Recently I visited a Lavender farm and was bowled over by the beauty of the colours and the richness of the fragrance. Even though I have been there before I had forgotten what a potent mixture it was for the senses. I think it is because it is a relatively short season when the fields are all bursting with full strength colour. A bit like painting daffodils in Spring or pumpkins in Autumn, one just gets the hang of it and then they are gone for another year. Sketching on site on occasions like this - when you have not gone there for the whole day with the intention to do nothing but paint - can often be nothing more than quick 'note-taking' whether on paper or in a sketchbook. Here I had a small block of watercolour paper. Because it was busy I tried to be discreet and not get in anyone's way - however, painting seems to attract many people (and repels others !) so one has to get used to being engaged in conversation despite an urgency to complete something before having to be elsewhere, or more usually, before the next burst of rain comes along. Sometimes what is produced here works well in it's own right - little gems which have more to say than a painting which has taken longer. Mostly, I find the smaller sketch is more useful in providing a reference for a later painting, for hopefully it will have 'captured the moment', the feelings, the impression of what was there at the time. Referring to it will bring back the memories, colours and fragrance of the day just as if you were there.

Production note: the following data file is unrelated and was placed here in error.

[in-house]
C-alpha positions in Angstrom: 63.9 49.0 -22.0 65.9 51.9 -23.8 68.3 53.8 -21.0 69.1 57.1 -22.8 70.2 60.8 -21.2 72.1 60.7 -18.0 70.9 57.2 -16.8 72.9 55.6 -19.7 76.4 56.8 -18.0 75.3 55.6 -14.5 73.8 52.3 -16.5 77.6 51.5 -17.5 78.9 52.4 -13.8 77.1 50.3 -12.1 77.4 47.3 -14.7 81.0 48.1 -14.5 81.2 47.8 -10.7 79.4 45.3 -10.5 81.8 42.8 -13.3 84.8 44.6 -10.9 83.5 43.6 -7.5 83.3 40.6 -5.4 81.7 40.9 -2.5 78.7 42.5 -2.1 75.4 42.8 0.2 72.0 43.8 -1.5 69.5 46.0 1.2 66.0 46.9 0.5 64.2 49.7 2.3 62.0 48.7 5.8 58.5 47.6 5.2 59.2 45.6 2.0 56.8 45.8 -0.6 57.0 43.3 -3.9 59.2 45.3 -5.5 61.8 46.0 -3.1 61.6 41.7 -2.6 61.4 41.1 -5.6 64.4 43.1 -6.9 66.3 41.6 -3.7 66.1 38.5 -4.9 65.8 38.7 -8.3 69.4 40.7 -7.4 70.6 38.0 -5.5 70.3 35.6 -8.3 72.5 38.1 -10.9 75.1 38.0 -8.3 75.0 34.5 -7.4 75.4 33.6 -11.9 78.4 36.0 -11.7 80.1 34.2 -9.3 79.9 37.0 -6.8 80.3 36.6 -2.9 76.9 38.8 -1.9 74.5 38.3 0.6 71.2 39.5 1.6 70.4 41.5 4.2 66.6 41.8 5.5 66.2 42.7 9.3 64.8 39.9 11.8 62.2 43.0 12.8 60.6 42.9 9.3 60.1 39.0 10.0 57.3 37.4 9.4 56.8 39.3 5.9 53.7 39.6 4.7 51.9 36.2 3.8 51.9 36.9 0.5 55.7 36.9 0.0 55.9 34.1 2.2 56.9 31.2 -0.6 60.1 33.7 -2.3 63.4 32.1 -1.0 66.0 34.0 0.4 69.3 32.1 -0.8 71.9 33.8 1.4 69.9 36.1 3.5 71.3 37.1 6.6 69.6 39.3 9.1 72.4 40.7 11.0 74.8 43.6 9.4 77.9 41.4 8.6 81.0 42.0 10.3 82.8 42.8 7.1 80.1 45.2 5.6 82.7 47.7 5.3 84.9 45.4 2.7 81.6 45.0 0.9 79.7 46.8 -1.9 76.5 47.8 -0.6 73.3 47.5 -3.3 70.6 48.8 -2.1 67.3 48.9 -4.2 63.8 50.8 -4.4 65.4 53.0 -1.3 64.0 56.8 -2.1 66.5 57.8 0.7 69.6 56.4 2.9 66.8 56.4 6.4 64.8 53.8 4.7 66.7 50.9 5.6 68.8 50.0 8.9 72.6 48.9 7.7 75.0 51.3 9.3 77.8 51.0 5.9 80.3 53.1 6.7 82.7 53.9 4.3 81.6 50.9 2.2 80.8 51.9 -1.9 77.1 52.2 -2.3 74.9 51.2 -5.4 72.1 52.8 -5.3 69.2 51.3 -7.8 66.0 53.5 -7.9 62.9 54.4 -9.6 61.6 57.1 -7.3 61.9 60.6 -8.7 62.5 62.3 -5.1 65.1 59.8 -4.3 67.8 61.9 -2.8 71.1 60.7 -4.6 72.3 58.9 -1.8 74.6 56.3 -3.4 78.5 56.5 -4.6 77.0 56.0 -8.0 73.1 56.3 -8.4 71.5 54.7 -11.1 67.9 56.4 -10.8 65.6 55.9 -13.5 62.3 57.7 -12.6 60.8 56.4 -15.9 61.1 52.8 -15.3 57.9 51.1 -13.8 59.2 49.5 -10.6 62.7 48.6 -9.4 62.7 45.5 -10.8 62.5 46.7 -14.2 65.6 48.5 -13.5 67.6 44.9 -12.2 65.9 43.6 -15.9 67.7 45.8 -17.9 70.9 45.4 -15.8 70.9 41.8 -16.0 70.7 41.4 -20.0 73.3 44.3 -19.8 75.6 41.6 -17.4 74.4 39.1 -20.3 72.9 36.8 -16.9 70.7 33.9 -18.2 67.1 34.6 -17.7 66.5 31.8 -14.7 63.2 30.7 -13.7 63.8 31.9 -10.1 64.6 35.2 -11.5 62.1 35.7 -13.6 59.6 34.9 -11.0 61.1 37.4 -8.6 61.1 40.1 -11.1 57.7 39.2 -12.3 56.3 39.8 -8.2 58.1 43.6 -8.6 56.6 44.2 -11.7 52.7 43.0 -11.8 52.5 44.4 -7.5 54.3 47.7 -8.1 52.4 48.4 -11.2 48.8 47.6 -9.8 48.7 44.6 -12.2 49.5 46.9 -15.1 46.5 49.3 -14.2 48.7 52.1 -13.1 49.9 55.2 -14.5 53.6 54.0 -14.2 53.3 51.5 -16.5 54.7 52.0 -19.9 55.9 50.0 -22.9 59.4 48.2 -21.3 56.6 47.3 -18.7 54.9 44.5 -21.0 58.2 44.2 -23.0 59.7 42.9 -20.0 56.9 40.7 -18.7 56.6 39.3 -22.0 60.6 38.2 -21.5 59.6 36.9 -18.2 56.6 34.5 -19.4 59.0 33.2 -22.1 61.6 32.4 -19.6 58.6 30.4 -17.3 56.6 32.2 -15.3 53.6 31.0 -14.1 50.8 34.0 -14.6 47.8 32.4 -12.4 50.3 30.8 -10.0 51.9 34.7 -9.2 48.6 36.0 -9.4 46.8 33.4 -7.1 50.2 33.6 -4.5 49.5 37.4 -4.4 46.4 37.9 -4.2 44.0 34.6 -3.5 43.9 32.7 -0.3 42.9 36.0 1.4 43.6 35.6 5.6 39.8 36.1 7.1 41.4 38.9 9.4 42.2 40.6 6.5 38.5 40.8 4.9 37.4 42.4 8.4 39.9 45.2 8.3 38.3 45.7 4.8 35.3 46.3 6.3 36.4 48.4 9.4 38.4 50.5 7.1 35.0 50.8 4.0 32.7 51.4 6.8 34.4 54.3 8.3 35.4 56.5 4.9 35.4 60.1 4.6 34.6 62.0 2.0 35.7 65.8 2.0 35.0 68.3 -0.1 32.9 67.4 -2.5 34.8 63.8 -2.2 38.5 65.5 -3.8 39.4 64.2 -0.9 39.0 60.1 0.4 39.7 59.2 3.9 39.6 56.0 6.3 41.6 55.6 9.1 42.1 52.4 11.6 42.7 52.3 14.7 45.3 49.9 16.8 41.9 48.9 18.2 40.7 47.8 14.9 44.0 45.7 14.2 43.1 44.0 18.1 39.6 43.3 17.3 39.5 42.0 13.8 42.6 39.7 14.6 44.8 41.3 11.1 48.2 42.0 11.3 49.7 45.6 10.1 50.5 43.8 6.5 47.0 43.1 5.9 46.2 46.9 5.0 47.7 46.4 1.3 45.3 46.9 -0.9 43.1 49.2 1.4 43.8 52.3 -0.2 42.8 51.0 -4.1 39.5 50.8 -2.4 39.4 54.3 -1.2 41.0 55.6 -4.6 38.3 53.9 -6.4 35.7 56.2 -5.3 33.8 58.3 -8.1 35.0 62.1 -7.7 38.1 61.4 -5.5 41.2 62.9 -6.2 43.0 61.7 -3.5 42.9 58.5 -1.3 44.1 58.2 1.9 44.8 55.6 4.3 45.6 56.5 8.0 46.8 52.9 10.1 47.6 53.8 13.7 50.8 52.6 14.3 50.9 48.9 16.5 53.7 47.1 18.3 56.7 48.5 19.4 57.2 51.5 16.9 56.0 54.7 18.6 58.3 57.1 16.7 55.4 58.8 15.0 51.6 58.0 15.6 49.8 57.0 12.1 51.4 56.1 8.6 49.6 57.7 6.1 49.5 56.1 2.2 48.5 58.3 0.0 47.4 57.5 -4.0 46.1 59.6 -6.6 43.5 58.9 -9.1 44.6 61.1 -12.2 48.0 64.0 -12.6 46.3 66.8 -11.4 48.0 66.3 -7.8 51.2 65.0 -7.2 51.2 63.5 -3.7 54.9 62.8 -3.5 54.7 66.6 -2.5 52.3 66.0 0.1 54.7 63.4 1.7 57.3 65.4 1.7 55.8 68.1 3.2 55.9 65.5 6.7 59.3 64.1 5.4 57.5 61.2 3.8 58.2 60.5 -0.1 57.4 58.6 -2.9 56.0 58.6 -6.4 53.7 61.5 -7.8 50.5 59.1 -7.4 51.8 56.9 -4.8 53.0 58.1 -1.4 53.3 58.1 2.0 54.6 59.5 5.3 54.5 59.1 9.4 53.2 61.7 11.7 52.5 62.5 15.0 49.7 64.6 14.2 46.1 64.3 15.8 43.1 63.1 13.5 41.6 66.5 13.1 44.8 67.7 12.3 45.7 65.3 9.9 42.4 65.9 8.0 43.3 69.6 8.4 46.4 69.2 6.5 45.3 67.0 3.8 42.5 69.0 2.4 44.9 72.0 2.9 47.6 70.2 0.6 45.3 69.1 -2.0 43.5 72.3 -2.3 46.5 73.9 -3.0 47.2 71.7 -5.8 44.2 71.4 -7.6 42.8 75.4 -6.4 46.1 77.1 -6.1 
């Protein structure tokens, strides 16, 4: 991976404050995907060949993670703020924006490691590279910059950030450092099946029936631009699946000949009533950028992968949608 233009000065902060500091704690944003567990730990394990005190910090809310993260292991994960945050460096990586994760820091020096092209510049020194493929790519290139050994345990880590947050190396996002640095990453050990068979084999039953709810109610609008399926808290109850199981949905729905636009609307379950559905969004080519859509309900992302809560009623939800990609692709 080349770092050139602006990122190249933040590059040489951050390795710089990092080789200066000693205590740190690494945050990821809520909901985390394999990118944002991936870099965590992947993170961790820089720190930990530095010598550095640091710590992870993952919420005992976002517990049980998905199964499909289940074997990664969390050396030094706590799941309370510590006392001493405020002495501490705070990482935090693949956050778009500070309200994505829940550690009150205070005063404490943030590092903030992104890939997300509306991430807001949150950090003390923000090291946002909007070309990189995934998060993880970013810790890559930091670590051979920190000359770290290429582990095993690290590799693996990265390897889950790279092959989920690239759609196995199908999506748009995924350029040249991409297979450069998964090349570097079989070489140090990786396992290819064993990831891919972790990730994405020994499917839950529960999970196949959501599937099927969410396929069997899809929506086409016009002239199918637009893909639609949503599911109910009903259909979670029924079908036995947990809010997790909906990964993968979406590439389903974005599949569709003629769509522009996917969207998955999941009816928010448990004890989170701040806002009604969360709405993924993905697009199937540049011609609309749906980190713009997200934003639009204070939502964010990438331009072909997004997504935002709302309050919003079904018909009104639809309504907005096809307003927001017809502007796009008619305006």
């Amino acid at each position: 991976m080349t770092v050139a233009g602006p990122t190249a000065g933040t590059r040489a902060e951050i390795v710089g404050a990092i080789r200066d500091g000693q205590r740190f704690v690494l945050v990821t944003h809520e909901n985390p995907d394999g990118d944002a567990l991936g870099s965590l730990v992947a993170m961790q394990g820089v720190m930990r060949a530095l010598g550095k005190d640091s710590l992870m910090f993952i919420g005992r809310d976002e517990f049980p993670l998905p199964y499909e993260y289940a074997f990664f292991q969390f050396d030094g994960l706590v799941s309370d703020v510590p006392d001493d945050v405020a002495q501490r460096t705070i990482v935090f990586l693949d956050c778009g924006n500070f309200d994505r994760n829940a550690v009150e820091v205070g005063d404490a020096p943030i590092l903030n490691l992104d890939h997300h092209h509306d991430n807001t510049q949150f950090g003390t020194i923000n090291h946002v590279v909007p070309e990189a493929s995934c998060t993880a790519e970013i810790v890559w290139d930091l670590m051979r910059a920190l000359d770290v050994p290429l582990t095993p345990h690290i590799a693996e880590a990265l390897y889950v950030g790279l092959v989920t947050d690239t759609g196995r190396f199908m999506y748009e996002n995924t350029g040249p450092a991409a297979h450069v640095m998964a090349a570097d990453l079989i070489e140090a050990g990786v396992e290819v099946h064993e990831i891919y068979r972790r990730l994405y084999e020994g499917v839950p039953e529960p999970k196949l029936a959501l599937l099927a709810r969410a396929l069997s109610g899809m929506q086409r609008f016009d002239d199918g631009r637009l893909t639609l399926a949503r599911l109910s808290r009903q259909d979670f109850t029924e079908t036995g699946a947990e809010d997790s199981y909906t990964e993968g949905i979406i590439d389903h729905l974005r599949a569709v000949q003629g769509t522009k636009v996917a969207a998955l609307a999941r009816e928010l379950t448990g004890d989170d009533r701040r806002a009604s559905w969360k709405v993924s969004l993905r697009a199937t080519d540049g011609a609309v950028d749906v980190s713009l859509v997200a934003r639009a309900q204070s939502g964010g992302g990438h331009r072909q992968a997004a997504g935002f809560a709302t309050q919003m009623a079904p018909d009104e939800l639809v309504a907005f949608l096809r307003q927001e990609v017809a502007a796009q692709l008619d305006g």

Yesterday I went to the Oxfordshire Museum in Woodstock as part of the West Ox Arts drawing day. Working in museums requires different skills to those more normally employed. It is not practicable to set up an easel in a small gallery where other members of the public are wandering in and out and where in some cases small children are running around. Museums too are wary of paint being splattered over their exhibits ! Instead I figured this was an occasion which required a sketchbook, pencil, fibre-tipped pens and, with a little subterfuge, a miniature palette and a waterbrush. With practice it is possible to hold most of these things in one hand while drawing with the other, standing in front of the glass cabinets. On the spot, I concentrated on sketching various exhibits, memorising any unusual details and colours which could be added later if it wasn't possible to complete it there and then. The page could be given unity by the addition of a border and some annotation. In this case I kept the handwritten notes to the barest minimum and placed them where I thought they would look most interesting. Another time I might give the placement of the drawing more consideration if I know there will be a larger area of writing so that the two will work in harmony as part of the overall design. Most important of all is to remember that an experience such as this should be enjoyable ! You don't have to go to a museum to try it, why not do something similar with your favourite objects at home ?